Don't try this at home: According to New Scientist magazine, a researcher has determined that oven cleaner could be just great for treating ... glaucoma.
Oven cleaner in the eye? This sounds, at first blush, like a rather surprising remedy.
It also begs the question of how the discovery was made. Was there some kind of "it's-high-time-we-cleaned-that-laboratory-oven" mishap? Scientific breakthroughs do happen that way sometimes. Saccharin famously was discovered when a sloppy chemist spilled some coal tar he'd been working with onto his hands, then later on noticed they were sweet. And Alexander Fleming discovered penicillin after some mold contaminated his experiments.
But no, the oven cleaner breakthrough didn't happen that way. According to New Scientist (www.newscientist.com), Sudipta Seal of the University of Central Florida "was testing cereum oxide nanoparticles, or nanoceria, for use as a catalyst to remove grime from oven walls, when he realised they might have medical applications." To make sure the particles weren't toxic, he conducted animal tests — and found the particles, if anything, could protect eyes from light damage. They also penetrate deep into the cornea, making them a good way to shuttle needed medicines there.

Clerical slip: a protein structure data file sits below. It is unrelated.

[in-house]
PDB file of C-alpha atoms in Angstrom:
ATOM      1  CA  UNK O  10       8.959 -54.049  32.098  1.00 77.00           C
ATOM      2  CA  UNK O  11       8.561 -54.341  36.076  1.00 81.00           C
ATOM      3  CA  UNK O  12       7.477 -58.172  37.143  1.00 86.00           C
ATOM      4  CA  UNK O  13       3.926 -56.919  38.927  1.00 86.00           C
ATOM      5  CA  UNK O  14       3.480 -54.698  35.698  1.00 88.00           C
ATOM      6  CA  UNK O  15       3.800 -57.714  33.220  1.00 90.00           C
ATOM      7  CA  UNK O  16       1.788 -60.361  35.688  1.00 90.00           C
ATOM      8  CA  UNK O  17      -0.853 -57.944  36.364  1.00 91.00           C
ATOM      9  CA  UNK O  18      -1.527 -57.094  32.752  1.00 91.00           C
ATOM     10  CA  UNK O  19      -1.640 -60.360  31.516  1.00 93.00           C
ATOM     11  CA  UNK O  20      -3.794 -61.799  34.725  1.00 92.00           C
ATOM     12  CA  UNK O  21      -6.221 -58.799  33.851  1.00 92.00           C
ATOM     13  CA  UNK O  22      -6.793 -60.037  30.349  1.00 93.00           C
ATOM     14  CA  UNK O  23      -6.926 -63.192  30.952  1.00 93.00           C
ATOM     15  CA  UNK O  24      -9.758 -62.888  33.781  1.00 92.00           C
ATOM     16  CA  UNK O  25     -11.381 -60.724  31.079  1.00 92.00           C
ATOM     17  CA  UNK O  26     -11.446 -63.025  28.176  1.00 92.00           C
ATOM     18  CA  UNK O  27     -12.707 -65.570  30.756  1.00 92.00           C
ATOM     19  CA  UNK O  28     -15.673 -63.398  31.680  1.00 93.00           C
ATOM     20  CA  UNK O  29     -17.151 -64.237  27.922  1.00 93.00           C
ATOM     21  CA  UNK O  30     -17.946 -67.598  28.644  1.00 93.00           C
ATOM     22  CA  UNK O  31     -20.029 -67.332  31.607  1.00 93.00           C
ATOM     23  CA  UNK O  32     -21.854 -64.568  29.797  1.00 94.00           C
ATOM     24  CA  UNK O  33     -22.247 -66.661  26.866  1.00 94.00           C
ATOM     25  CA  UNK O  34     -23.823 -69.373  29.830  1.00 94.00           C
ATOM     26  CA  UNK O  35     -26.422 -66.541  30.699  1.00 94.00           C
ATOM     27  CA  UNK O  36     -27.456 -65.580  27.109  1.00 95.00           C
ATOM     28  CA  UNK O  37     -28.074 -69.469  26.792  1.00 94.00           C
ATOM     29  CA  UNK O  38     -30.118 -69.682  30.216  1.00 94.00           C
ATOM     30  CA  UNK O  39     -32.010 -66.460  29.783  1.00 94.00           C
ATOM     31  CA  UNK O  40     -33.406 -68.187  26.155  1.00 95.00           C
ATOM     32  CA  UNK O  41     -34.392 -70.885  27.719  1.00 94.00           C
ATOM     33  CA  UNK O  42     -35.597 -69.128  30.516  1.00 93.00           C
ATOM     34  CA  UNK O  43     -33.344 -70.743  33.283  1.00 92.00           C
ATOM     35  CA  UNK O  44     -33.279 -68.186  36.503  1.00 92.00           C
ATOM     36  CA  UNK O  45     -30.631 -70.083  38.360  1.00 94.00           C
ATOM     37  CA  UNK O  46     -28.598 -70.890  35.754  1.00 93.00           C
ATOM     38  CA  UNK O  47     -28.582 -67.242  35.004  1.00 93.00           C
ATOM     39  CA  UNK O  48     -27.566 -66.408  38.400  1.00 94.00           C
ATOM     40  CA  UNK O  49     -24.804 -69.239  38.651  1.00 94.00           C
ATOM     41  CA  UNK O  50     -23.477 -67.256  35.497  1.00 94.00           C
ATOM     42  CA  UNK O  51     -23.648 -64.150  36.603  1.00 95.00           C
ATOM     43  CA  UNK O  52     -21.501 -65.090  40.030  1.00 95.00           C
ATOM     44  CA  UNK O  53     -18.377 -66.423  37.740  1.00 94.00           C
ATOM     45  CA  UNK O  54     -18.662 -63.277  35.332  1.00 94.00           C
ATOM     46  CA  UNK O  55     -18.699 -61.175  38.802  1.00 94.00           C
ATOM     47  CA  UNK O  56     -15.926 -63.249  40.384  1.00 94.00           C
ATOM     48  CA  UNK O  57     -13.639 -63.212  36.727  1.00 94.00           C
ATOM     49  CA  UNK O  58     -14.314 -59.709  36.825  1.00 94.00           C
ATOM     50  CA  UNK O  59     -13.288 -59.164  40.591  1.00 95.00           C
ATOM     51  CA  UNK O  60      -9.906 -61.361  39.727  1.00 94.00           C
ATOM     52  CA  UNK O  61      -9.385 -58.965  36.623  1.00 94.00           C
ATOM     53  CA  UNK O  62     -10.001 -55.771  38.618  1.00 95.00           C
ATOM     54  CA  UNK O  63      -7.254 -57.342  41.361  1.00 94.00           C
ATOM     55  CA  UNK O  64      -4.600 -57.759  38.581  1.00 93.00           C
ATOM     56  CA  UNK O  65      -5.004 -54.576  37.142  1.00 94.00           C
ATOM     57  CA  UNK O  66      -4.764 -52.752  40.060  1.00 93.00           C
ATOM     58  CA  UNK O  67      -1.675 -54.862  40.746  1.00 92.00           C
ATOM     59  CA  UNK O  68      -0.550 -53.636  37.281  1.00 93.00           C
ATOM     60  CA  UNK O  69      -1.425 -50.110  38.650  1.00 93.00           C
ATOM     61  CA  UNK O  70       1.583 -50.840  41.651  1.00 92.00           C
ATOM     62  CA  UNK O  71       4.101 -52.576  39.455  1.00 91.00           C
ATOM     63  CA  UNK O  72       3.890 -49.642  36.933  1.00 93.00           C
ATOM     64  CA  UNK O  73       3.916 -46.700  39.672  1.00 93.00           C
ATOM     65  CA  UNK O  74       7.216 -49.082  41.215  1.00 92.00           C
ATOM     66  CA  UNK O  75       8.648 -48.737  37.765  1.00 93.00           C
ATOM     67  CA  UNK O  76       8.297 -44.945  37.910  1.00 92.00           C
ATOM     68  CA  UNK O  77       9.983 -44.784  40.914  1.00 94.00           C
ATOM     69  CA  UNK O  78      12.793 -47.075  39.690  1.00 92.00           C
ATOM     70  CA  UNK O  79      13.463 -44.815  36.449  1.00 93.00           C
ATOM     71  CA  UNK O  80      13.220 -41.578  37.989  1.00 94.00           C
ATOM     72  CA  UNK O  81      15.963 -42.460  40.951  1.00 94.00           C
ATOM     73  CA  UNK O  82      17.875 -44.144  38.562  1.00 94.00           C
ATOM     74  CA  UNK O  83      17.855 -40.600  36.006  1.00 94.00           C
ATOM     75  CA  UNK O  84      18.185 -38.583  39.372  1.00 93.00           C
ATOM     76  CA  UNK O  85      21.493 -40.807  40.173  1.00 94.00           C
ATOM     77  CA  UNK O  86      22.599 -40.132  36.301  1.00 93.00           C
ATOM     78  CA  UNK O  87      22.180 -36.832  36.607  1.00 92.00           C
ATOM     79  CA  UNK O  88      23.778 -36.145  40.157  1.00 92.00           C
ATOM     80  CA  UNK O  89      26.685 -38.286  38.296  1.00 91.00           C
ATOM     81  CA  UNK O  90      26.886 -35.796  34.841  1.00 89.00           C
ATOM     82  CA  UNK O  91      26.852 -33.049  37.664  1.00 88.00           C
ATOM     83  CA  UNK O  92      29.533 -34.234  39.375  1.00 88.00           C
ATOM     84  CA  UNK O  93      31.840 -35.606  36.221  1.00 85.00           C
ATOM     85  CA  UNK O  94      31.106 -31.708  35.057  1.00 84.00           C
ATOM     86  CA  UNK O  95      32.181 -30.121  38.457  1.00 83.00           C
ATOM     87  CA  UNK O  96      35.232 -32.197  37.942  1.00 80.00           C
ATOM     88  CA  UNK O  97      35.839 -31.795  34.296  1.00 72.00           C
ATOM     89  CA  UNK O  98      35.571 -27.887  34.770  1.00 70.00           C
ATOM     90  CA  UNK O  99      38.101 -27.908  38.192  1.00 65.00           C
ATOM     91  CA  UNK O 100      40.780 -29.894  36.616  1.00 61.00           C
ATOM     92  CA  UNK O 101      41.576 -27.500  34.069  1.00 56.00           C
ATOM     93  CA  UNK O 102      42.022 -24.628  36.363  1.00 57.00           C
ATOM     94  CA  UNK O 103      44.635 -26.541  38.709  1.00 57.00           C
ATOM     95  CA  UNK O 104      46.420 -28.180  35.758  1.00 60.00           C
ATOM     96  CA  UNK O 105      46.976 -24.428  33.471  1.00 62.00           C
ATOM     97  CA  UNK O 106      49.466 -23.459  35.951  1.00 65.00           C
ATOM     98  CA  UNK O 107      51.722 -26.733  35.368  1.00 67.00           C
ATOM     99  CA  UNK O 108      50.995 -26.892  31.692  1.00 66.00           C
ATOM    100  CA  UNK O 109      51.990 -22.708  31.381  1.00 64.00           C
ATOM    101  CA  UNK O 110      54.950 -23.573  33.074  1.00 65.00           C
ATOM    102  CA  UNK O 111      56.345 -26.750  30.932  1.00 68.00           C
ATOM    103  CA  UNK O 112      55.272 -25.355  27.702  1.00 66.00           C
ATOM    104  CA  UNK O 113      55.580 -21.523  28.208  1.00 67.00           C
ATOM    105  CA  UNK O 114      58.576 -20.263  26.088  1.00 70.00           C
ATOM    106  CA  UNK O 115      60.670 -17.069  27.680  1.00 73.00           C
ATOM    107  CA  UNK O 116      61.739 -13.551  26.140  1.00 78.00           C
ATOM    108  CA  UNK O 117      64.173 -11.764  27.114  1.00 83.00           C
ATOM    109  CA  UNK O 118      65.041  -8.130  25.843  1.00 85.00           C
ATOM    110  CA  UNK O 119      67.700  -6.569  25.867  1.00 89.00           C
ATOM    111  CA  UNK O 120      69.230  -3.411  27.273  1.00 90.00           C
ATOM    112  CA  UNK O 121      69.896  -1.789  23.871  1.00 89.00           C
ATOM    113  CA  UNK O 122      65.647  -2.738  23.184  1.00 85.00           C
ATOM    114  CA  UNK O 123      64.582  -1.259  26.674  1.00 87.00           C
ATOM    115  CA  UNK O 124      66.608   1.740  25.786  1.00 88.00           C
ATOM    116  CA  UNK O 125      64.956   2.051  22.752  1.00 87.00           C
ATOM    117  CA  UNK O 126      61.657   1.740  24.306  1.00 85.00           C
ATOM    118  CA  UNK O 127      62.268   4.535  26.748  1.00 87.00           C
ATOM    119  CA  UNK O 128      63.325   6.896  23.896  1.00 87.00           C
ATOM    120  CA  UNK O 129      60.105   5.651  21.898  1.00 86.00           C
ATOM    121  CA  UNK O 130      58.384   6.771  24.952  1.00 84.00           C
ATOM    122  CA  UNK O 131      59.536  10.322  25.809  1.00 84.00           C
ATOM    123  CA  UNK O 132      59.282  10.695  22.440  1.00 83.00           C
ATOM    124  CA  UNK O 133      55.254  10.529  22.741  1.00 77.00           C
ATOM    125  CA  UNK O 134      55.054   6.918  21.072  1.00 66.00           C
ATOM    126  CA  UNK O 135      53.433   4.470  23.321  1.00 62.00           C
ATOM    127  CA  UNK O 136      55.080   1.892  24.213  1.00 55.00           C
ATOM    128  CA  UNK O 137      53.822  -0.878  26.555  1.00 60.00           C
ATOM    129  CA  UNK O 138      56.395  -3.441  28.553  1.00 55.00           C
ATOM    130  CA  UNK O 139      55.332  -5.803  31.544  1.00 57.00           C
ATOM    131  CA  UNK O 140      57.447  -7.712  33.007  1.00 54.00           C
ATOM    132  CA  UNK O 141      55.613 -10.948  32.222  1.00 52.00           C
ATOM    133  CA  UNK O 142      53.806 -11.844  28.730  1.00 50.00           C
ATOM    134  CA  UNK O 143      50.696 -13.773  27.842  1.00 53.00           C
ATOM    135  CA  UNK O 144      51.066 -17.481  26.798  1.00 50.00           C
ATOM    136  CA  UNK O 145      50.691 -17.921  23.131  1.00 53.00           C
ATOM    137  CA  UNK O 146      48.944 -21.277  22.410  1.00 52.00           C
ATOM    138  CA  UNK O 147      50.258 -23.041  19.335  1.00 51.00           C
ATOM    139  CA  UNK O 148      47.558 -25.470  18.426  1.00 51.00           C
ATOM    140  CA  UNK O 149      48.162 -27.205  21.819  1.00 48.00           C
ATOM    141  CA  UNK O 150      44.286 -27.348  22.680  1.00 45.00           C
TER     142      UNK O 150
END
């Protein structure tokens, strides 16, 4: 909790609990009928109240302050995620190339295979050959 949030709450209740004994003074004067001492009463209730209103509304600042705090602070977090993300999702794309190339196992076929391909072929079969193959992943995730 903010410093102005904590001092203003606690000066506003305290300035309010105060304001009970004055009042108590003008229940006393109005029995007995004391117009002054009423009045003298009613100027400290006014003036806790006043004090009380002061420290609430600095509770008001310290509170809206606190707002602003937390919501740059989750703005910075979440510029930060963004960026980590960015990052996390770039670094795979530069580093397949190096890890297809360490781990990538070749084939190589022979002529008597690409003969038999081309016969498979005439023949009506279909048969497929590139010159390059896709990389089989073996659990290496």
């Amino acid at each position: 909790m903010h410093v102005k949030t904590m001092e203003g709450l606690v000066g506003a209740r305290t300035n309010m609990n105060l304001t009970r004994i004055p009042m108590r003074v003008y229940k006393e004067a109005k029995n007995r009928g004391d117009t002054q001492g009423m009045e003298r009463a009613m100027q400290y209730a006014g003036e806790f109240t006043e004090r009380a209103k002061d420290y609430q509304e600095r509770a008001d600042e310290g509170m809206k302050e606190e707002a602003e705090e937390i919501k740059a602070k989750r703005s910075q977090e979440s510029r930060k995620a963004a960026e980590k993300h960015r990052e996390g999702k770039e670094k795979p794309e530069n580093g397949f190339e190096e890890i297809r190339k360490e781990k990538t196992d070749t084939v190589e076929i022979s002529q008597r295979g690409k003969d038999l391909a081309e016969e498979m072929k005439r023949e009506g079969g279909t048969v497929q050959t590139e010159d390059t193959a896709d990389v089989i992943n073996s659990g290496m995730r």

Seal's now testing that idea. It might take some time. So — back away from the Easy Off and go here instead for information on treating and preventing glaucoma: www.glaucoma.org/treating/.
— Rosie MestelCopyright © 2014, Los Angeles Times